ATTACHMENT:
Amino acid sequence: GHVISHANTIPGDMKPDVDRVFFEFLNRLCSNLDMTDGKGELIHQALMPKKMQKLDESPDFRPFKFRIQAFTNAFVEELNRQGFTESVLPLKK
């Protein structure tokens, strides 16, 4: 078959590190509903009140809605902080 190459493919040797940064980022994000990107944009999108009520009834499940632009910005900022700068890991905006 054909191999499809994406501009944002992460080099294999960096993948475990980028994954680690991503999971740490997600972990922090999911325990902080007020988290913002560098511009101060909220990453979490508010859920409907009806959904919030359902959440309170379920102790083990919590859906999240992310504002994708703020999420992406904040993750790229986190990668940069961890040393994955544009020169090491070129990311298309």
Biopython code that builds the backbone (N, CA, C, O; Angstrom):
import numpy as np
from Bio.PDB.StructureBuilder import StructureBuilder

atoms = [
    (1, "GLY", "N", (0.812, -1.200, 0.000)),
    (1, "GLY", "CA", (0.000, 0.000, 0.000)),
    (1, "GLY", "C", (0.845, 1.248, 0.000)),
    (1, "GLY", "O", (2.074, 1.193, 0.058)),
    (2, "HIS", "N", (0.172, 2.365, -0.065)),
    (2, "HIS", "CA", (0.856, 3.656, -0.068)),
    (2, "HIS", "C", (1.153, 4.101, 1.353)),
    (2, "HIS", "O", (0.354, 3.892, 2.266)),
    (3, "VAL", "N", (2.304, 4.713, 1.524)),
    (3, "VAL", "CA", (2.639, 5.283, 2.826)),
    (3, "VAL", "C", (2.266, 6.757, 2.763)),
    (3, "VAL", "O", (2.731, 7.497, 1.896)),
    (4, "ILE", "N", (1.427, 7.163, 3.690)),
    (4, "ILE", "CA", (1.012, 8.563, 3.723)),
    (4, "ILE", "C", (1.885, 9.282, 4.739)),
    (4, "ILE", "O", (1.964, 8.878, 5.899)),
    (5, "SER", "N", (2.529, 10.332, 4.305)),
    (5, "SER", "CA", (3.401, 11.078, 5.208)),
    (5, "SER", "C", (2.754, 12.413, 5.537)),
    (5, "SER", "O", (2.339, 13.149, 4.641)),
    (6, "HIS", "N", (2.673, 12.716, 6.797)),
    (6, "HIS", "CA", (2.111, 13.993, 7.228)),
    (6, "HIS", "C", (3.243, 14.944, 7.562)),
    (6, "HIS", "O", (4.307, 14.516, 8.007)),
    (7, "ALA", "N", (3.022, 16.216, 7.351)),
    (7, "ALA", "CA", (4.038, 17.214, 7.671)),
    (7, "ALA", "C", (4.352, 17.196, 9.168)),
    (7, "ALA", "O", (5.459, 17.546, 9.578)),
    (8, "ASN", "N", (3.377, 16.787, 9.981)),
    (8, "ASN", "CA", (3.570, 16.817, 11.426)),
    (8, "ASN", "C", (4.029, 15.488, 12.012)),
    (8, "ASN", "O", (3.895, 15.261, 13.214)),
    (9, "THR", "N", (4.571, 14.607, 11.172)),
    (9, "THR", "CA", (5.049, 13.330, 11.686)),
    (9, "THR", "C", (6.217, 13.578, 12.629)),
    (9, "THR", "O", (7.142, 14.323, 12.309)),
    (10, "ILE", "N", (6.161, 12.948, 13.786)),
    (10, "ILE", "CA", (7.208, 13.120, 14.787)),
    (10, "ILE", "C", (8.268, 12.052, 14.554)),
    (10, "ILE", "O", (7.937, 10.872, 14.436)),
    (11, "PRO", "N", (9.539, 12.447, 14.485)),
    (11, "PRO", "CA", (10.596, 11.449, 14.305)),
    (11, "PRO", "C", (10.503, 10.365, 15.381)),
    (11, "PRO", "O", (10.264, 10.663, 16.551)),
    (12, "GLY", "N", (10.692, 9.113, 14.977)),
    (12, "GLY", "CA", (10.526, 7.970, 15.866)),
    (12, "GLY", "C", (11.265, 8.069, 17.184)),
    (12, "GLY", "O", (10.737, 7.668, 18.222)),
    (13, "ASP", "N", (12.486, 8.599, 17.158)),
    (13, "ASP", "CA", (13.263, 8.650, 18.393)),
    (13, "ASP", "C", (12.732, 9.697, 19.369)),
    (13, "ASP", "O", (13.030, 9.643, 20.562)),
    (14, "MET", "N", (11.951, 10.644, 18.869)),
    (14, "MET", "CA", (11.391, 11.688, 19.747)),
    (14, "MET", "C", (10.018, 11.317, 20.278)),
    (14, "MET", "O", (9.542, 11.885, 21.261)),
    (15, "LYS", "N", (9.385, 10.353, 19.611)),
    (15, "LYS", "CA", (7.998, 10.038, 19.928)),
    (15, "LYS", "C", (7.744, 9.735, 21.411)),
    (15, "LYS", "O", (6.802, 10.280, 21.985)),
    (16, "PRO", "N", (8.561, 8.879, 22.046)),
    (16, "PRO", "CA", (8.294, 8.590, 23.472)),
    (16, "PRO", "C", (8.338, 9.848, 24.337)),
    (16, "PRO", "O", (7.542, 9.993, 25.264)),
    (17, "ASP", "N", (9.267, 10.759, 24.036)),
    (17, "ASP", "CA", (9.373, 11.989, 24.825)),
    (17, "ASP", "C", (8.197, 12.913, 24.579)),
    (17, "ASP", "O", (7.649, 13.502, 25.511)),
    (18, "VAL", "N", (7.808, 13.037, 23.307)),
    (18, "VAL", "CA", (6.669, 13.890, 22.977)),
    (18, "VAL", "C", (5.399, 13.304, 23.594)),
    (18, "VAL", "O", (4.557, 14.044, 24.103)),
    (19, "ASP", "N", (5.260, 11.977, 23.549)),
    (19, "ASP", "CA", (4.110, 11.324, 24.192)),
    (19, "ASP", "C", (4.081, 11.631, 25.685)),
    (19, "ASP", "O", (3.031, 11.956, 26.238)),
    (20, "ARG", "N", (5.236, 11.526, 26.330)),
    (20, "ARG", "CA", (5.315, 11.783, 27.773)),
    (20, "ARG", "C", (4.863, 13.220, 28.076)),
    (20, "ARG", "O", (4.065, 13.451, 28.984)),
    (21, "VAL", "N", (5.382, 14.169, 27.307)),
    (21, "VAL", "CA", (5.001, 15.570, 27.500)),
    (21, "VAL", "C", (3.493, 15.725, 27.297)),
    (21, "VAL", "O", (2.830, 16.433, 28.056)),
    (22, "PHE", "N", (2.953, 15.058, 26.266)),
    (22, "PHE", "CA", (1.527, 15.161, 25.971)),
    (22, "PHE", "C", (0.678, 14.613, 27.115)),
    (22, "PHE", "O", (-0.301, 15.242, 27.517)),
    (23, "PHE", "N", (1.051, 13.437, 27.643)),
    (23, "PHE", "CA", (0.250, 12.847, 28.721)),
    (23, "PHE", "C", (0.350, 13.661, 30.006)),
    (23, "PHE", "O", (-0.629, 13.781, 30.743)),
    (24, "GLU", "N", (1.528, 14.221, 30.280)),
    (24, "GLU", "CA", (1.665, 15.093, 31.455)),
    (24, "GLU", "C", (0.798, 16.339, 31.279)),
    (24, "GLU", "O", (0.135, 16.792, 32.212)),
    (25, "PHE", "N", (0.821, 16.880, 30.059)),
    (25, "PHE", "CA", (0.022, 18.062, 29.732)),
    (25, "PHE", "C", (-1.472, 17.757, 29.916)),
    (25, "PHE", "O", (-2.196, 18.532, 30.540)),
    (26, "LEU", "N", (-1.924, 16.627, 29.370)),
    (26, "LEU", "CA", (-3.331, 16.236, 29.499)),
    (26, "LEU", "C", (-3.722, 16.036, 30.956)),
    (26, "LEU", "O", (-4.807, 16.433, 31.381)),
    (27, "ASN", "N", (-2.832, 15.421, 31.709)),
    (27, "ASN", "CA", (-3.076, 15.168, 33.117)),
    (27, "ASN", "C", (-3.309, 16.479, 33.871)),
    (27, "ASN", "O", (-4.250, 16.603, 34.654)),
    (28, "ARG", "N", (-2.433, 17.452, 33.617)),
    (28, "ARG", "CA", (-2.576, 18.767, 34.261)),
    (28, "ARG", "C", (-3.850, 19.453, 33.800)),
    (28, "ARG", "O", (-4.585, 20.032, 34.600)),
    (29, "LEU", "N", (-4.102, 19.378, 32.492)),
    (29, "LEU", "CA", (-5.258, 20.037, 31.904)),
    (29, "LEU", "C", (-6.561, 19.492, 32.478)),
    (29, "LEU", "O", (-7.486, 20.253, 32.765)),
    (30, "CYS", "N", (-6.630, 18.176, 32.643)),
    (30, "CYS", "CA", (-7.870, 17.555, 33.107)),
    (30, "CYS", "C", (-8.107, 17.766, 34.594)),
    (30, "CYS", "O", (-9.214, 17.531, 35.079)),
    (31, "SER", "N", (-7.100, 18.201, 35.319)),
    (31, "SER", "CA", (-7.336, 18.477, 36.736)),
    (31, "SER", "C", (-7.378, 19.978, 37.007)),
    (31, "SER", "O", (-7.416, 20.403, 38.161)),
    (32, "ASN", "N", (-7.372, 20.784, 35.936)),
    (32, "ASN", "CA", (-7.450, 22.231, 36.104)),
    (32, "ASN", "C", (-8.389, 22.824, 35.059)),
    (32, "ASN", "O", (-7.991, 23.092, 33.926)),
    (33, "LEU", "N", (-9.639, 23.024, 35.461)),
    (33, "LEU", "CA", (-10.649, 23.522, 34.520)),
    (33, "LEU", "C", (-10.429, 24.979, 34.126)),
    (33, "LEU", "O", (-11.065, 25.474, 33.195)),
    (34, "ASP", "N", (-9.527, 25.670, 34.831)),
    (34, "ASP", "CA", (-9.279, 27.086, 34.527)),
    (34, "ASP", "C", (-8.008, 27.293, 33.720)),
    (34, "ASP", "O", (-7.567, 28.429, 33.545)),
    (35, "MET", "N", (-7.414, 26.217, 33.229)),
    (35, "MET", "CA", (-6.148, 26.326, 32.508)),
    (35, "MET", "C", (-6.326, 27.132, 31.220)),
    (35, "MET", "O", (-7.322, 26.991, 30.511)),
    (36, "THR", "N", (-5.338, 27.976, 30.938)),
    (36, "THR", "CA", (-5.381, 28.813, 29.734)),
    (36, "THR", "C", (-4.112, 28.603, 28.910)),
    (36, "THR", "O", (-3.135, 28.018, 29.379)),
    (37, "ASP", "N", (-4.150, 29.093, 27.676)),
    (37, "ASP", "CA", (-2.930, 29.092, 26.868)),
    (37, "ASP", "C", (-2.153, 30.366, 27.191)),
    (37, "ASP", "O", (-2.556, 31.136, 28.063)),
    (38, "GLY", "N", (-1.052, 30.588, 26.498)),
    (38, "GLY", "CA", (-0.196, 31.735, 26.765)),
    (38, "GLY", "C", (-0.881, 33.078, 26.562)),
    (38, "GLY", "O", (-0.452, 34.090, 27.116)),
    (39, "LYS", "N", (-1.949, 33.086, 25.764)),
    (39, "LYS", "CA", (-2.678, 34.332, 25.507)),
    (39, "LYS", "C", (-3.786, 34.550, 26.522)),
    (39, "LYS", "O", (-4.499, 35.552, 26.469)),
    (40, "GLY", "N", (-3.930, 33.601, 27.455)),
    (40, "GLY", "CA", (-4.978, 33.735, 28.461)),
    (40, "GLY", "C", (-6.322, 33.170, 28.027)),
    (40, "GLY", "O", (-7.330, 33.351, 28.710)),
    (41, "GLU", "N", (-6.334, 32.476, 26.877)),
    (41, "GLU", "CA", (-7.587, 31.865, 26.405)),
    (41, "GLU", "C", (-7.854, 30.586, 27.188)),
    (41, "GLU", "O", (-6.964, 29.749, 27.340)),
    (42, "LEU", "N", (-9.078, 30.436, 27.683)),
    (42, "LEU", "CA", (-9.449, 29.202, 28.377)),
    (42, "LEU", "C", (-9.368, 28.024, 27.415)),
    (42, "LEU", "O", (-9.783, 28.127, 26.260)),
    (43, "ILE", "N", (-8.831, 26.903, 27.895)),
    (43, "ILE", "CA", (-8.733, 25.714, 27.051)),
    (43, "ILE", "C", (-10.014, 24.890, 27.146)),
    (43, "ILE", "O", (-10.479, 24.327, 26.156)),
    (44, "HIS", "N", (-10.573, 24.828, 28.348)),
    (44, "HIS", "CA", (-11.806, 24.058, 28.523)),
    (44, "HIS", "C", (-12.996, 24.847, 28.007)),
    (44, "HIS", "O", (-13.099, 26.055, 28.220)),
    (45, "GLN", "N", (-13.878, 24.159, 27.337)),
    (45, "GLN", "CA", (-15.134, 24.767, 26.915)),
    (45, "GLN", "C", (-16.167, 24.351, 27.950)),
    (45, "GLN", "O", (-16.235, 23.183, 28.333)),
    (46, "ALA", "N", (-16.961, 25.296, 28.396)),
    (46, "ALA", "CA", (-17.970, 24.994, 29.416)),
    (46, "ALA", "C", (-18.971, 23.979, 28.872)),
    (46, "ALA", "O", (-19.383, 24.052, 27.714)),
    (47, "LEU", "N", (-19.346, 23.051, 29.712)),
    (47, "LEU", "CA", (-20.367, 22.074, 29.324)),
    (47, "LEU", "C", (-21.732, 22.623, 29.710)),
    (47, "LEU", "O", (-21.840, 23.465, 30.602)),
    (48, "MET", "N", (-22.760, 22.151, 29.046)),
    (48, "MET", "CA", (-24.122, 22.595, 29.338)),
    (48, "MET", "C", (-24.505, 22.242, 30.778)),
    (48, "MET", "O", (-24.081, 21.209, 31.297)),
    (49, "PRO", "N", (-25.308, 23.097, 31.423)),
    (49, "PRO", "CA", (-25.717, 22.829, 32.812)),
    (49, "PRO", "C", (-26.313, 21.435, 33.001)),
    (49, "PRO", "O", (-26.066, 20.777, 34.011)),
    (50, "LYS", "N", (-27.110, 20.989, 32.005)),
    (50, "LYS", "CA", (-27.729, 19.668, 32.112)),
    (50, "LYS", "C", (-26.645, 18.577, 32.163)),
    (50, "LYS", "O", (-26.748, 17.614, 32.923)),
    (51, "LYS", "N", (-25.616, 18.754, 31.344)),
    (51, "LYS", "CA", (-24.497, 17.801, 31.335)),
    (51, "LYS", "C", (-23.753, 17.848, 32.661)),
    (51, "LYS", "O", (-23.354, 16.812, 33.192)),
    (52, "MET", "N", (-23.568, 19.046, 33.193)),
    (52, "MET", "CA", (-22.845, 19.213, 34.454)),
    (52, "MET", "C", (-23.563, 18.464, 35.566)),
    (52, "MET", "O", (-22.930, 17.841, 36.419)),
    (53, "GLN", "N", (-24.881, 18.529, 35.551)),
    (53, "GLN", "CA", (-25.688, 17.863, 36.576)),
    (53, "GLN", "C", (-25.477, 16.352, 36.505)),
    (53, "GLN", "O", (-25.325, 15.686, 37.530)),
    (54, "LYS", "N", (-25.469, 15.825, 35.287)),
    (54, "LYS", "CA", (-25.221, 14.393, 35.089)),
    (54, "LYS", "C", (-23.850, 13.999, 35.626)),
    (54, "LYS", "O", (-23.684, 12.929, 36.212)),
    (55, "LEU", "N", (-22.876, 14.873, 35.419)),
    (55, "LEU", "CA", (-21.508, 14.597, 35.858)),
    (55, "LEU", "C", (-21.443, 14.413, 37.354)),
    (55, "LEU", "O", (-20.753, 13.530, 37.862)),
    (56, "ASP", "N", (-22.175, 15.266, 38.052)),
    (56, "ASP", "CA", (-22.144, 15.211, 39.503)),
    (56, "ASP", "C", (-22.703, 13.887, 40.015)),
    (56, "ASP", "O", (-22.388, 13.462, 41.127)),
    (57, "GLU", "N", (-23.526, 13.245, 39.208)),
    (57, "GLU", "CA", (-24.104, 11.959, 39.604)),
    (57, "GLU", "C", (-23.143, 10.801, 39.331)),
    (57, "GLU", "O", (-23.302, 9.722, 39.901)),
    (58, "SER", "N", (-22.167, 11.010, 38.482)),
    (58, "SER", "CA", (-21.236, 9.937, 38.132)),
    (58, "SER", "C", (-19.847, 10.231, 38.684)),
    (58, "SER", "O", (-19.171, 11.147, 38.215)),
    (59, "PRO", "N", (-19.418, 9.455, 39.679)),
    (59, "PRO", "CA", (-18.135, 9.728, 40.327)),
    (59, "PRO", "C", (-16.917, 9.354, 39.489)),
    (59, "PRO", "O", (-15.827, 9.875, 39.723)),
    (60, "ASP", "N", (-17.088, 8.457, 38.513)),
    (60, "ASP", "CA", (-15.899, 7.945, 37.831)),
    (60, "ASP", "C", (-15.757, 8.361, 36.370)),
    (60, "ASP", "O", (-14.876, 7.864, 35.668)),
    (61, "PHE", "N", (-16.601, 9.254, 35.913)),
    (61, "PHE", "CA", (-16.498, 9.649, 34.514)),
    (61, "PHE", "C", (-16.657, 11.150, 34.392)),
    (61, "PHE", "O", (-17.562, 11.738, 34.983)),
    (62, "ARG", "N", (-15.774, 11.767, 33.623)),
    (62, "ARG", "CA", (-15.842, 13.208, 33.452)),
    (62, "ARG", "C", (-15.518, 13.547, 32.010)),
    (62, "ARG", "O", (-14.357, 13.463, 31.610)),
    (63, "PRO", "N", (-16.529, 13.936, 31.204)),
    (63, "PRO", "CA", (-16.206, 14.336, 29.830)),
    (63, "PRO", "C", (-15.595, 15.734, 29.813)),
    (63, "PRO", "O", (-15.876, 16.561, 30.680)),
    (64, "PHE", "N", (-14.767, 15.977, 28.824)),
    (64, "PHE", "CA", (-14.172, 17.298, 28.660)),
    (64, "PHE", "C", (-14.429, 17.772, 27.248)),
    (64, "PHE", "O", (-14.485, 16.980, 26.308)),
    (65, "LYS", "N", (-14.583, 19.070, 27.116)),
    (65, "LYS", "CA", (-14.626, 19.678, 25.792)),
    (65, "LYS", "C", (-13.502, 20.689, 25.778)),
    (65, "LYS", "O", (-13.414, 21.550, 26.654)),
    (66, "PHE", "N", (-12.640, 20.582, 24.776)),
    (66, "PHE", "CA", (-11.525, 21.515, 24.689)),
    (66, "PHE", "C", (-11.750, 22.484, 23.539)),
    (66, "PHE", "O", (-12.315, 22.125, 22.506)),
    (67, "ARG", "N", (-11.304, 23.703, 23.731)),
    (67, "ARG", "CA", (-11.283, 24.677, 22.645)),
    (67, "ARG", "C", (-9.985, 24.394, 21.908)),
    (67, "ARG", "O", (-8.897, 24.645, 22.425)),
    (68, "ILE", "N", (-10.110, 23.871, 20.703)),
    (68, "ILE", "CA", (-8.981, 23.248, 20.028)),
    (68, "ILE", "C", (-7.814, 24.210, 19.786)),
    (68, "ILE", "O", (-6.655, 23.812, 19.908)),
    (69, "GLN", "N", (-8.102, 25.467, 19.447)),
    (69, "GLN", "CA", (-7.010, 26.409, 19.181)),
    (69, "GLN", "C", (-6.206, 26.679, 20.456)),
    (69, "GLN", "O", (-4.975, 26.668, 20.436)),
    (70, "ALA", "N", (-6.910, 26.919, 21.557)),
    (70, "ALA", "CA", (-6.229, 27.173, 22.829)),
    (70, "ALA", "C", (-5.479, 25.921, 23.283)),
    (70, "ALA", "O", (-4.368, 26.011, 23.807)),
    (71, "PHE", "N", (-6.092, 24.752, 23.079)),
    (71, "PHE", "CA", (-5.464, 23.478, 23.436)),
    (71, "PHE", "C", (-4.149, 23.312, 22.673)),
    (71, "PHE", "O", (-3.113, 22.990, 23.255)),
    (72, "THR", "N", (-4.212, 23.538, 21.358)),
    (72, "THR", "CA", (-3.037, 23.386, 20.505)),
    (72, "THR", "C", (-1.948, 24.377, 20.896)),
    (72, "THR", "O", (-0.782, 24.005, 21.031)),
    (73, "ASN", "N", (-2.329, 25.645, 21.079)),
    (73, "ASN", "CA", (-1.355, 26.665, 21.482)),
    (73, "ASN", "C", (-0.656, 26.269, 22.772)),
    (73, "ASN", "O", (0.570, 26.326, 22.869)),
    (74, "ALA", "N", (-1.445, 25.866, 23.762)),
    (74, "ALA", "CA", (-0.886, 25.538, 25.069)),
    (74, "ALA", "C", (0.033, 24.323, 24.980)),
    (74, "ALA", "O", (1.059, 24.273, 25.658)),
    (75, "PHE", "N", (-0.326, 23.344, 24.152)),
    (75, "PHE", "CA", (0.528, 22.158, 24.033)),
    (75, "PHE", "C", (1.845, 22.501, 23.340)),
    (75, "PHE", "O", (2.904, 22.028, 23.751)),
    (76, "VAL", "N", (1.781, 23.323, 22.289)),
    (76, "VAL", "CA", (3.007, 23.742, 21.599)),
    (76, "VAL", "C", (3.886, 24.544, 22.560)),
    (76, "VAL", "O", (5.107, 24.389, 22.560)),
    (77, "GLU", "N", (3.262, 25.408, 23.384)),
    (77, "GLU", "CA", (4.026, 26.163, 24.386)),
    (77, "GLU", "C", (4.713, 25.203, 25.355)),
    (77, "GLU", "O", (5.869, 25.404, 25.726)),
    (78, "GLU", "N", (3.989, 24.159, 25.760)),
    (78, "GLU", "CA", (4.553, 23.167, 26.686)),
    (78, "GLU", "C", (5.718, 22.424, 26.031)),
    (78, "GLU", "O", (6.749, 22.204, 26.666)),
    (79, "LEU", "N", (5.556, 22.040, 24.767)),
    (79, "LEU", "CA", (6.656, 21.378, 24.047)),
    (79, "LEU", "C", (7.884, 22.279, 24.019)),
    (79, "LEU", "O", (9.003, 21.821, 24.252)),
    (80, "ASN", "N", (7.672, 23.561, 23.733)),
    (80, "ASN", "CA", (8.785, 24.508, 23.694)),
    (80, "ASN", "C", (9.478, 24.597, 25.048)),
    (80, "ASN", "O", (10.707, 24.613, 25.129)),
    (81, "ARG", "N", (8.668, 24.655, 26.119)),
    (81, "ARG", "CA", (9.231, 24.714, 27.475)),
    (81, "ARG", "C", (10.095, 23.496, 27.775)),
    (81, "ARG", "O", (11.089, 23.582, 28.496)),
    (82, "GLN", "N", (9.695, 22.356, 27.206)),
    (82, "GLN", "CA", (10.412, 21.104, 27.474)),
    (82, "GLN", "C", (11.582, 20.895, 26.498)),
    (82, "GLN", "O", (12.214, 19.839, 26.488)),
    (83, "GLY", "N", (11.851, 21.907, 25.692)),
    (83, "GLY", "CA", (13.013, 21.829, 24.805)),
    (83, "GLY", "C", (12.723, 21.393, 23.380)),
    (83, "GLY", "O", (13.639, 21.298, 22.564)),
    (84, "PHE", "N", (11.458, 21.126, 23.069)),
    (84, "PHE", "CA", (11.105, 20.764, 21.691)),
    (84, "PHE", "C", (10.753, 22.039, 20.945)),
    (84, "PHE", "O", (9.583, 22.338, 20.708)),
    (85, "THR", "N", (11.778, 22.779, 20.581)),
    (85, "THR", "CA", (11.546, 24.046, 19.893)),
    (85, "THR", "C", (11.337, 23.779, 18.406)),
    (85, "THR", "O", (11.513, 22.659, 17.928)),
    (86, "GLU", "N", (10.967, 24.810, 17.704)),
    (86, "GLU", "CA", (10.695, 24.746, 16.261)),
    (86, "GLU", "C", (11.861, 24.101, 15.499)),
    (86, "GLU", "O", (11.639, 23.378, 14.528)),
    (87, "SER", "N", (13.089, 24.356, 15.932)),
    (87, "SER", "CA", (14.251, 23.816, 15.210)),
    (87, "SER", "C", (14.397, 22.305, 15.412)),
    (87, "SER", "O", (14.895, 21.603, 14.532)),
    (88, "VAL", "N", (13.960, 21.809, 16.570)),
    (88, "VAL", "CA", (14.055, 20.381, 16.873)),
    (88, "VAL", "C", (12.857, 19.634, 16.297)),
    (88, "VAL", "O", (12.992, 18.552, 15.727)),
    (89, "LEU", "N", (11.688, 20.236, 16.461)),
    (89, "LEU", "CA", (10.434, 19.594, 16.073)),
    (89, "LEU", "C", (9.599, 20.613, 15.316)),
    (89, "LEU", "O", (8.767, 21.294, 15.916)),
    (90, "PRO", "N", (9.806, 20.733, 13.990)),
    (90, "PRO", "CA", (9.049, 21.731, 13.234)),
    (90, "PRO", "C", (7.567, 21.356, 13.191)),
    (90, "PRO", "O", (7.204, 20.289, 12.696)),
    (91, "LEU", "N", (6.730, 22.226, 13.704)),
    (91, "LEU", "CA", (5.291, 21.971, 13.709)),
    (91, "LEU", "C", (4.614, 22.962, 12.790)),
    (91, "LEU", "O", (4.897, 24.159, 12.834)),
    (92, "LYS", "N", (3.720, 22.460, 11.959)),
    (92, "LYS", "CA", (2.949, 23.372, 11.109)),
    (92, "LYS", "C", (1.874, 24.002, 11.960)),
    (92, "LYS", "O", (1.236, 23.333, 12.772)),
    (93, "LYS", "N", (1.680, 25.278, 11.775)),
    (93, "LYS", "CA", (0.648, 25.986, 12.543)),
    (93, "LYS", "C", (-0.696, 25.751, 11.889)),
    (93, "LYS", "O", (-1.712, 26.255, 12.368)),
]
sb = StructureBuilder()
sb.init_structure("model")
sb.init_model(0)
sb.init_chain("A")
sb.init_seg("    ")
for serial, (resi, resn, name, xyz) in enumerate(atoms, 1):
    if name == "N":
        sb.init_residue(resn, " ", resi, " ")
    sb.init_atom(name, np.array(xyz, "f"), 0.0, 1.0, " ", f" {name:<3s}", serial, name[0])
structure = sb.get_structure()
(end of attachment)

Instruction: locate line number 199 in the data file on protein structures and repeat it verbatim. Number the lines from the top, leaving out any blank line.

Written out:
    (49, "PRO", "N", (-25.308, 23.097, 31.423)),